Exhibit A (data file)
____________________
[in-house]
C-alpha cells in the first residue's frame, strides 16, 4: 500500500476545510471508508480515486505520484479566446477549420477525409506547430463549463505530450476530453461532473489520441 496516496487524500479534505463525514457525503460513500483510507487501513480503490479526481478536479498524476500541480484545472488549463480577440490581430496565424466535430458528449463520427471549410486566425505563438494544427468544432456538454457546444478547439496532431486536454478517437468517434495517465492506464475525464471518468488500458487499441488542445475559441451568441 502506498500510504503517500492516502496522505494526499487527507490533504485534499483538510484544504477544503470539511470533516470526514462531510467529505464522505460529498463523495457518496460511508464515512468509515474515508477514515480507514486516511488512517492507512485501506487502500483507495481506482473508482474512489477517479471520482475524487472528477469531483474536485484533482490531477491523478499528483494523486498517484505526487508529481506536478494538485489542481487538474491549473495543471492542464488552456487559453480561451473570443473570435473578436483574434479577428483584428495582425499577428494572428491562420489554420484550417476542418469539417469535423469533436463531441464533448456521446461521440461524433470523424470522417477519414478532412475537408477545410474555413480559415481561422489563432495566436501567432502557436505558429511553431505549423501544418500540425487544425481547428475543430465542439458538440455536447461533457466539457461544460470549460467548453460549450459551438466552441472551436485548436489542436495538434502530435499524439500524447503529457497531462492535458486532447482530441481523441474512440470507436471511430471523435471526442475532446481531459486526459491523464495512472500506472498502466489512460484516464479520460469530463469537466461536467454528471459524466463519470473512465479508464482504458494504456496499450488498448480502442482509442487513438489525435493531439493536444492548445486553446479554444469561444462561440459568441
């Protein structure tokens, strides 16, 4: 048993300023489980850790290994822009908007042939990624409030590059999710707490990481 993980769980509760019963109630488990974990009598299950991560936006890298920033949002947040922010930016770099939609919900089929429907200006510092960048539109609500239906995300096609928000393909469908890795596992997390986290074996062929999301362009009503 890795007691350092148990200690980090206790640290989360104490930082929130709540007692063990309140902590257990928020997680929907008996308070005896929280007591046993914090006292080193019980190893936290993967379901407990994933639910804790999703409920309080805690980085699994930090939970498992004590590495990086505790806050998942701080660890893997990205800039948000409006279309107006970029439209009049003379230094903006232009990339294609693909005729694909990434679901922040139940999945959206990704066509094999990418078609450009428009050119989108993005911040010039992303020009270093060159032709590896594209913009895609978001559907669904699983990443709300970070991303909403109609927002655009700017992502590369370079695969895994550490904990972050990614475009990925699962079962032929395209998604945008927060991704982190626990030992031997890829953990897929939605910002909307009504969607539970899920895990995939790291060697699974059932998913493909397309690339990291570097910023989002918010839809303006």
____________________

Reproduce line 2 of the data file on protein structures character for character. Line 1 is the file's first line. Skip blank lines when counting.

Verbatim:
C-alpha cells in the first residue's frame, strides 16, 4: 500500500476545510471508508480515486505520484479566446477549420477525409506547430463549463505530450476530453461532473489520441 496516496487524500479534505463525514457525503460513500483510507487501513480503490479526481478536479498524476500541480484545472488549463480577440490581430496565424466535430458528449463520427471549410486566425505563438494544427468544432456538454457546444478547439496532431486536454478517437468517434495517465492506464475525464471518468488500458487499441488542445475559441451568441 502506498500510504503517500492516502496522505494526499487527507490533504485534499483538510484544504477544503470539511470533516470526514462531510467529505464522505460529498463523495457518496460511508464515512468509515474515508477514515480507514486516511488512517492507512485501506487502500483507495481506482473508482474512489477517479471520482475524487472528477469531483474536485484533482490531477491523478499528483494523486498517484505526487508529481506536478494538485489542481487538474491549473495543471492542464488552456487559453480561451473570443473570435473578436483574434479577428483584428495582425499577428494572428491562420489554420484550417476542418469539417469535423469533436463531441464533448456521446461521440461524433470523424470522417477519414478532412475537408477545410474555413480559415481561422489563432495566436501567432502557436505558429511553431505549423501544418500540425487544425481547428475543430465542439458538440455536447461533457466539457461544460470549460467548453460549450459551438466552441472551436485548436489542436495538434502530435499524439500524447503529457497531462492535458486532447482530441481523441474512440470507436471511430471523435471526442475532446481531459486526459491523464495512472500506472498502466489512460484516464479520460469530463469537466461536467454528471459524466463519470473512465479508464482504458494504456496499450488498448480502442482509442487513438489525435493531439493536444492548445486553446479554444469561444462561440459568441